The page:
Right now I am doing the following:
Week 1 - carboplatin (carbo) 500; paclitaxel (taxol) 144; and 700 Avastin ... (plus all the other stuff...tylenol, decadron, benadryl, zantac, aloxi for prevention of nausea, inflammation, etc.)
Week 2 - just the taxol (plus the other stuff)
Week 3 - just the taxol (plus the other stuff)
Week 4 - Free week, no chemo, consult with the Onc
Then begin the series again. We will do that for at least six months, all things going well. Since beginning this new series on March 12 my blood tests have continued to show reduction in my tumor marker (CA-125).
Side-effects? Hair loss again. No aches, no pains, no side-effects other than feeling high on the decadron. Just call me the Energizer Bunny!
I seem to need less sleep than ever before in my life. Could happily do with 6 hours sleep and an occasional day-time nap. I'm certain some of this is the decadron, but I was also feeling this well during the previous six months of remission. I continue to feel well, lots of emotional, mental, physical feelings of well-being.
The trauma of that first six months and the fear of recurrence the second six months have been replaced with acceptance, humor, and "living in the moment" rather than worrying about the future. I suppose that's easy to say...I am 65. After all, I should expect some kind of potentially serious health issue at my age. But many women are diagnosed young. My heart goes out to them and I pray that they have long and good lives.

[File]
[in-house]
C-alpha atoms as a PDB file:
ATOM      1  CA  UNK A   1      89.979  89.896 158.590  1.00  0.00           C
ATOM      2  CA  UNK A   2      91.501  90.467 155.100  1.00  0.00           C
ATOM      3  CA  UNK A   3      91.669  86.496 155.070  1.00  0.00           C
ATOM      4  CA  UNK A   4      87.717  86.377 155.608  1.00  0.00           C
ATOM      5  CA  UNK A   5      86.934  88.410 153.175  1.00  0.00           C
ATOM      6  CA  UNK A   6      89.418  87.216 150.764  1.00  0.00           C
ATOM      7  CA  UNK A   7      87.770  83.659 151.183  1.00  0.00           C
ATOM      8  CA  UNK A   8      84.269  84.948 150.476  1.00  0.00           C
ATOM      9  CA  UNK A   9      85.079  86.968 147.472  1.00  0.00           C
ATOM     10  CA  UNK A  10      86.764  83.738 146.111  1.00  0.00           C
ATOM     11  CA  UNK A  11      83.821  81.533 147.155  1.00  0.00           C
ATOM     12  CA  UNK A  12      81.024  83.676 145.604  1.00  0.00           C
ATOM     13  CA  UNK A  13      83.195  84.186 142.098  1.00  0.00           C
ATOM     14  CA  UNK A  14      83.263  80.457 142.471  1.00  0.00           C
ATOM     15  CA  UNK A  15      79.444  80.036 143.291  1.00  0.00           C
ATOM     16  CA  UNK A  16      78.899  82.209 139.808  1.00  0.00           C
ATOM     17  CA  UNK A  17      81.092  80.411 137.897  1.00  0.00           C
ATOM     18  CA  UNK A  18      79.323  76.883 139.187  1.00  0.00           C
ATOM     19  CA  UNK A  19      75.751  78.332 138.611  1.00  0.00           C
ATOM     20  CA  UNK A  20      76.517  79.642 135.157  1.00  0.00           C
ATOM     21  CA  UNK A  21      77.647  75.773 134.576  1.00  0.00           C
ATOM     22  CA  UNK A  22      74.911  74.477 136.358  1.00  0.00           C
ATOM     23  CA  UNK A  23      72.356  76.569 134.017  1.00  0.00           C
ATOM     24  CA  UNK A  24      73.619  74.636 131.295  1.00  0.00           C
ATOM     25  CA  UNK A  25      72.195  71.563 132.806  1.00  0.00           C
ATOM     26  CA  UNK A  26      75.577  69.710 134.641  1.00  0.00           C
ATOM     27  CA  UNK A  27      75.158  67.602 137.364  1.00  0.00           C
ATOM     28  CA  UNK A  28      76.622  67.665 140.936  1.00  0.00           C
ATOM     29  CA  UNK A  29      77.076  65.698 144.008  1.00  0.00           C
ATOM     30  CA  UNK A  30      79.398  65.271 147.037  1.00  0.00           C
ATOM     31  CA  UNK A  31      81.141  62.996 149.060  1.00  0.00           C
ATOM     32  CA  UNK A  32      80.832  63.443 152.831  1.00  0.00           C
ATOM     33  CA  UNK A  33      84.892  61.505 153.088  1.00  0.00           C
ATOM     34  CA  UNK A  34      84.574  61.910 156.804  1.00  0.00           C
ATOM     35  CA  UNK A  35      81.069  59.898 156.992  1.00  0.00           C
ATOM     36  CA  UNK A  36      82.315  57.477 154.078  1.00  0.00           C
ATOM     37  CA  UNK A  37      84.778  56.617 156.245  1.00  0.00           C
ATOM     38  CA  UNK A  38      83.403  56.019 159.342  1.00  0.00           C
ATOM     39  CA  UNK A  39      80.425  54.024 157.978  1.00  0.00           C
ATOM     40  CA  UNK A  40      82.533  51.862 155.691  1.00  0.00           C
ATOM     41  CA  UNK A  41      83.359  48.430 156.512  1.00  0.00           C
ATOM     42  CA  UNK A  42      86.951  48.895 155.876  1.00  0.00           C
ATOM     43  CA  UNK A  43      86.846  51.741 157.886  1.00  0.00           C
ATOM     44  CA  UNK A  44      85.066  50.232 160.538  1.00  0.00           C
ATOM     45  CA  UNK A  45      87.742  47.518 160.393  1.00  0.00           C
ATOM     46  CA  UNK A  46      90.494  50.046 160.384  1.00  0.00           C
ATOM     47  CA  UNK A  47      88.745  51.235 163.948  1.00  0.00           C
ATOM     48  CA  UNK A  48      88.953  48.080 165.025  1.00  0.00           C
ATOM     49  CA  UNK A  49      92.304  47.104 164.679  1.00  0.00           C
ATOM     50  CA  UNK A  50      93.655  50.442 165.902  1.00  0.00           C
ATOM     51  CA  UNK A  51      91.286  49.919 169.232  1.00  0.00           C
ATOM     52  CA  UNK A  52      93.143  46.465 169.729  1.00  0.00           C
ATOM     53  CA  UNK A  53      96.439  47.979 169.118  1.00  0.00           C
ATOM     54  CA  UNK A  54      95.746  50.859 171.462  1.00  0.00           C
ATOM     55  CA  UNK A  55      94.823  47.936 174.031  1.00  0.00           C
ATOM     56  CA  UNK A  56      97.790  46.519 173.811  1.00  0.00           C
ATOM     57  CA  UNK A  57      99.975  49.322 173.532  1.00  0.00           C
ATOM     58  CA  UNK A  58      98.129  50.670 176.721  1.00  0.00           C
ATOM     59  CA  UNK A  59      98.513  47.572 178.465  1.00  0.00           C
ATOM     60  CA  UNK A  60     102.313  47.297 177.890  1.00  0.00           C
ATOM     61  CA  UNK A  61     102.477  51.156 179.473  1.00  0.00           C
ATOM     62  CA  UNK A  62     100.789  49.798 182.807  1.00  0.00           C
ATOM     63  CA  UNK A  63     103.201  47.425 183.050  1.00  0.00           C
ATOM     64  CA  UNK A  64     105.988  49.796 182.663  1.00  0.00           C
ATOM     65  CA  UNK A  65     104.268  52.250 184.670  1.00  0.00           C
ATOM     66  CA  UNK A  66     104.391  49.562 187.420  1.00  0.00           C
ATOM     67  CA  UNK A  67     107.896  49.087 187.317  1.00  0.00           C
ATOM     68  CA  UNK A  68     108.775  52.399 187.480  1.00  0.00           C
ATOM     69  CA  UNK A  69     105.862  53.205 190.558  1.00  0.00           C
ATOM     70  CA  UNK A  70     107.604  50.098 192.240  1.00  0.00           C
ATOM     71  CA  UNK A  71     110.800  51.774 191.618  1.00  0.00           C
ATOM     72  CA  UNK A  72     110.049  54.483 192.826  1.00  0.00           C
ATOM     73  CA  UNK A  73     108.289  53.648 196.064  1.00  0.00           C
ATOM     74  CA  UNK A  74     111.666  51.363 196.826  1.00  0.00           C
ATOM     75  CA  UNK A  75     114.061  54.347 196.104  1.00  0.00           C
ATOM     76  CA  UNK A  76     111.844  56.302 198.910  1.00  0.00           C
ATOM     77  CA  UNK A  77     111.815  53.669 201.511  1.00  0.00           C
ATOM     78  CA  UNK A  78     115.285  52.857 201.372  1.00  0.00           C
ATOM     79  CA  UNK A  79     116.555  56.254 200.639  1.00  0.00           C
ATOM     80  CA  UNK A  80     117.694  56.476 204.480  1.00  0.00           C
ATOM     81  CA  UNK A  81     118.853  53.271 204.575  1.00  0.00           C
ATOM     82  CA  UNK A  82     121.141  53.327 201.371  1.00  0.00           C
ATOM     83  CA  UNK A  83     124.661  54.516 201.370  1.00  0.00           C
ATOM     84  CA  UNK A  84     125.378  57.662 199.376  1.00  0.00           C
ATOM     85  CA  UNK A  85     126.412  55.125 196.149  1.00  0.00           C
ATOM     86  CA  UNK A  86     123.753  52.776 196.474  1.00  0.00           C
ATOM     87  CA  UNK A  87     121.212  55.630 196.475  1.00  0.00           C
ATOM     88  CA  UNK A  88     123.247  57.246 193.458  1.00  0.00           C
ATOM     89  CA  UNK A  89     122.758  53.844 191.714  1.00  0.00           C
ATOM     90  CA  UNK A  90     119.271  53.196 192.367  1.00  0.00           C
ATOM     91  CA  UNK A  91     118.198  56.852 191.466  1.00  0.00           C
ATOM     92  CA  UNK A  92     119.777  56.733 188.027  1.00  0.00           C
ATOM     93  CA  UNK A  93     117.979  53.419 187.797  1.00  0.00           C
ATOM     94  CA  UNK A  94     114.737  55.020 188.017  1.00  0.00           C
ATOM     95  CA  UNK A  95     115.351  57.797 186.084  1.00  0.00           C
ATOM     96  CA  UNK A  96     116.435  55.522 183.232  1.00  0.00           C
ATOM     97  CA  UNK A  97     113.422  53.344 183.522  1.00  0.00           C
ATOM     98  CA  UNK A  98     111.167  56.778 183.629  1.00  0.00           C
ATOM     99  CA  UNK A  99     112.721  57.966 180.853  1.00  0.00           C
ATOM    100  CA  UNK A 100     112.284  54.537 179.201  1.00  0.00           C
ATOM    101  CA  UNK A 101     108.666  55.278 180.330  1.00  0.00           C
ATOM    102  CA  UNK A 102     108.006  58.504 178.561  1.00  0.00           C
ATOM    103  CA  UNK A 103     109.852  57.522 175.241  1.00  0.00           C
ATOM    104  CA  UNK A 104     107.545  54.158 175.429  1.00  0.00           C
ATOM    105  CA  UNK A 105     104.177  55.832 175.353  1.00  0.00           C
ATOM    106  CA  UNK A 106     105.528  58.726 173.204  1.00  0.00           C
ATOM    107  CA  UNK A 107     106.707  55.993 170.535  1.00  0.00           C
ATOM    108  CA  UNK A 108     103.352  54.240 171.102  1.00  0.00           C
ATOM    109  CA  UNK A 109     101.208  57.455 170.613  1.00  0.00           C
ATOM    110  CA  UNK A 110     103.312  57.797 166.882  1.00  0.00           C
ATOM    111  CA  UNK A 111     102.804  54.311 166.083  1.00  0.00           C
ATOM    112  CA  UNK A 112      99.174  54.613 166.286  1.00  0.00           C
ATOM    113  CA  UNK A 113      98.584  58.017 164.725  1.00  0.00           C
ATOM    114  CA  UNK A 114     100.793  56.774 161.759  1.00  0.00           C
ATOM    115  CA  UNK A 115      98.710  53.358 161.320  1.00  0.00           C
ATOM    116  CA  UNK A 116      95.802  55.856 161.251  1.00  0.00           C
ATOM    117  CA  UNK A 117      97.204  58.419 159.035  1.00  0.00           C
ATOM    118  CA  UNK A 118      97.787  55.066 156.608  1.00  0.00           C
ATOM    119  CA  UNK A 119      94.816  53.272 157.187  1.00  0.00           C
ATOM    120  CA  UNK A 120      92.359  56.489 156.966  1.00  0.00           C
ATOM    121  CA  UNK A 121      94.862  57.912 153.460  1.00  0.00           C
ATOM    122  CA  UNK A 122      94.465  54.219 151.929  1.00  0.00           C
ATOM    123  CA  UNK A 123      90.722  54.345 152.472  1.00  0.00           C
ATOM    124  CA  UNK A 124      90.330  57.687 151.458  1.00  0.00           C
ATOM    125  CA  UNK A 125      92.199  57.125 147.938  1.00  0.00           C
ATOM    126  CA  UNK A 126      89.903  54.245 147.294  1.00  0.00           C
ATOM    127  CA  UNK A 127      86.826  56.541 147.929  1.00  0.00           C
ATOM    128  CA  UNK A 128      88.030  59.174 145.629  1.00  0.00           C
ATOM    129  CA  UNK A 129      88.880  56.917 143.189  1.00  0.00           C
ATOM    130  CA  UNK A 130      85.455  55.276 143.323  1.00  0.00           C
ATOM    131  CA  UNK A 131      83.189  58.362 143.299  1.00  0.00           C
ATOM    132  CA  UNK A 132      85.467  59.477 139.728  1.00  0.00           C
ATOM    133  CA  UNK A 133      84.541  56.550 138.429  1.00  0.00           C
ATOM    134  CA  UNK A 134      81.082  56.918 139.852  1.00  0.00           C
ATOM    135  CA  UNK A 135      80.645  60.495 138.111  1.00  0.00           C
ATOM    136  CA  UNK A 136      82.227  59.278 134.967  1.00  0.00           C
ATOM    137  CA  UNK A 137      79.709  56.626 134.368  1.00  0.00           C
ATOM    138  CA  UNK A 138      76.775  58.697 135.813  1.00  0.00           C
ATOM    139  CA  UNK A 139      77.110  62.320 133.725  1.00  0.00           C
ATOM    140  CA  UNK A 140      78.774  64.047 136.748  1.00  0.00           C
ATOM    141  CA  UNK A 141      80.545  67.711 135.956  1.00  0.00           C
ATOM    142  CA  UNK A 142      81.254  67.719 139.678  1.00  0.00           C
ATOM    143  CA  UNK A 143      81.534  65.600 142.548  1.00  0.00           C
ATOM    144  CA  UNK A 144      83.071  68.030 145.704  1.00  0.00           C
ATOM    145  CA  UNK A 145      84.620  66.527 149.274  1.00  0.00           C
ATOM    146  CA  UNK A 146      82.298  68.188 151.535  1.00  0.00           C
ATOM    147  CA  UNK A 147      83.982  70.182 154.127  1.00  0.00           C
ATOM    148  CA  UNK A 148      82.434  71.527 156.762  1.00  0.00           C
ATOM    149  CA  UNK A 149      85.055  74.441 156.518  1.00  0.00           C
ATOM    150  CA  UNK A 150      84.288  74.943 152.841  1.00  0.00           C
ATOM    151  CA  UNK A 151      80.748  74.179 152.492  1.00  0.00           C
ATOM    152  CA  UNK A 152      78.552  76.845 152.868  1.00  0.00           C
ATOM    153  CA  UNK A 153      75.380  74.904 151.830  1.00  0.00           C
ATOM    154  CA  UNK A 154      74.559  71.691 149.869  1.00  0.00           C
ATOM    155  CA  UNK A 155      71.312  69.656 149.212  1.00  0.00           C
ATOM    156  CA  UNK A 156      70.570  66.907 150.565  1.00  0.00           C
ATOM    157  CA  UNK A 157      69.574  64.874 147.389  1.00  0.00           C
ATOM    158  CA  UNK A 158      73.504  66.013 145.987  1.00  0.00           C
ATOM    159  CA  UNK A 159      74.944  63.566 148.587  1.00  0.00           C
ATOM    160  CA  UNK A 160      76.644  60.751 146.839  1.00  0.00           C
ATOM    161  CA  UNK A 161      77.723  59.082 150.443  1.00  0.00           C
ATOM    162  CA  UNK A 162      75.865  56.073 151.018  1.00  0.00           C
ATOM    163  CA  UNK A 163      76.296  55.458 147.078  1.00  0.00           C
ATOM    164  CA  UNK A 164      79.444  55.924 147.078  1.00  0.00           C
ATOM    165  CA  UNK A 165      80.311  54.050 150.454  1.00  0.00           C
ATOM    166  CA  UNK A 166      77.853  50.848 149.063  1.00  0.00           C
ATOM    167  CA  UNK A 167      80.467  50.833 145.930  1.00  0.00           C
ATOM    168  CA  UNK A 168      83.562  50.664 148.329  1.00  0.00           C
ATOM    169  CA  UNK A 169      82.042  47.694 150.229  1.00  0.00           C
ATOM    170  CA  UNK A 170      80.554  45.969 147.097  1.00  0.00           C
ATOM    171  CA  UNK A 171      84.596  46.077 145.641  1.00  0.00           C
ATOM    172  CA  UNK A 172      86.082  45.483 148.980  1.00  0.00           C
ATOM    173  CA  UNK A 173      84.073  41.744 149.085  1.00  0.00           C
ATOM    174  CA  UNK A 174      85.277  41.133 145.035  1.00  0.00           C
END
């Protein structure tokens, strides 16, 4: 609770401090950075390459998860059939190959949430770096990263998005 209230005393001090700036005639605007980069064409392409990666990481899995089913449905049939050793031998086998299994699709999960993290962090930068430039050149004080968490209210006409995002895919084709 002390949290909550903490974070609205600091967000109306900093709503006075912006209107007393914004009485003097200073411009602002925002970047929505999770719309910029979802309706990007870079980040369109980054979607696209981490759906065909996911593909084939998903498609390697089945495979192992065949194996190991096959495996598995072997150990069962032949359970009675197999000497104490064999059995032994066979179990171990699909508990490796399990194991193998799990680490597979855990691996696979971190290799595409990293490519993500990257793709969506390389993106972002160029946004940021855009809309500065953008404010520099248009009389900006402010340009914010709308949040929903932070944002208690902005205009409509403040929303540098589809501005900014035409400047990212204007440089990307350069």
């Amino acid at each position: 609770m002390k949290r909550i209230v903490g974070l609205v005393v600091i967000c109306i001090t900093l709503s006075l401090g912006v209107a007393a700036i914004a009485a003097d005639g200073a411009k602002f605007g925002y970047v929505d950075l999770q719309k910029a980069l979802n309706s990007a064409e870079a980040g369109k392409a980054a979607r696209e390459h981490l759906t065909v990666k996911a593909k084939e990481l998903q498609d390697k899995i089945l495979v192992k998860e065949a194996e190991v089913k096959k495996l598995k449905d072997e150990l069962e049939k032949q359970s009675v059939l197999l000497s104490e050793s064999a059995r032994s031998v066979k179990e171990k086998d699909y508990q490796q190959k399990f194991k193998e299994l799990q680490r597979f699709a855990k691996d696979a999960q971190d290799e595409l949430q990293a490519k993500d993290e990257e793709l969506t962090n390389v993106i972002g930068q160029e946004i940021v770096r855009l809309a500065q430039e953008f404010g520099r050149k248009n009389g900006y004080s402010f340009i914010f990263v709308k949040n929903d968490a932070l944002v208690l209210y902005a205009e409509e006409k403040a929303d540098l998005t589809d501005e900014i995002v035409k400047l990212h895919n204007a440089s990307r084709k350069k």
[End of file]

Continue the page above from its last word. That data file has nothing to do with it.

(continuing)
While I would (obviously) prefer not to have Ovca, I am grateful for many things:
- The gall bladder surgery which led to my diagnosis.
- Referral to a Gyn/Onc to do the debulking. He had nil bedside manner, but he was a great surgeon.
- No infections of any kind after the three surgeries.
- A faithful husband who hovered over my care.
- Love and prayers from my dear family...my children especially my daughters, Mom, siblings, all my family.
- That I was diagnosed Stage IIIc rather than having waited another 6 months and gone into Stage IV with metastasis.
- The care of good RNs, both locally and at the previous Cancer Center in Omaha.
- That I live within two blocks of the clinic where I am receiving my current treatment.
- That Mayo Clinic affirms my first care was excellent.
- That this series leaves me feeling normal...better than normal.
- That God is good, no matter what. He has caused me to rest my life in His hands and I know He walks with me wherever I go.
- For this day. This day...Today.
Isaiah 43:2 When you pass through the waters, I will be with you; and through the rivers, they shall not overwhelm you; when you walk through fire you shall not be burned, and the flame shall not consume you.
I am not consumed. I live (and walk) by faith. I pray that you, too, have peace throughout your walk whatever it is and wherever it takes you. Life in this world is a hard journey and God calls us to walk with courage and faith, no matter where the journey takes us.
See...I told you this was a "not-so-instant" replay. *wry smile*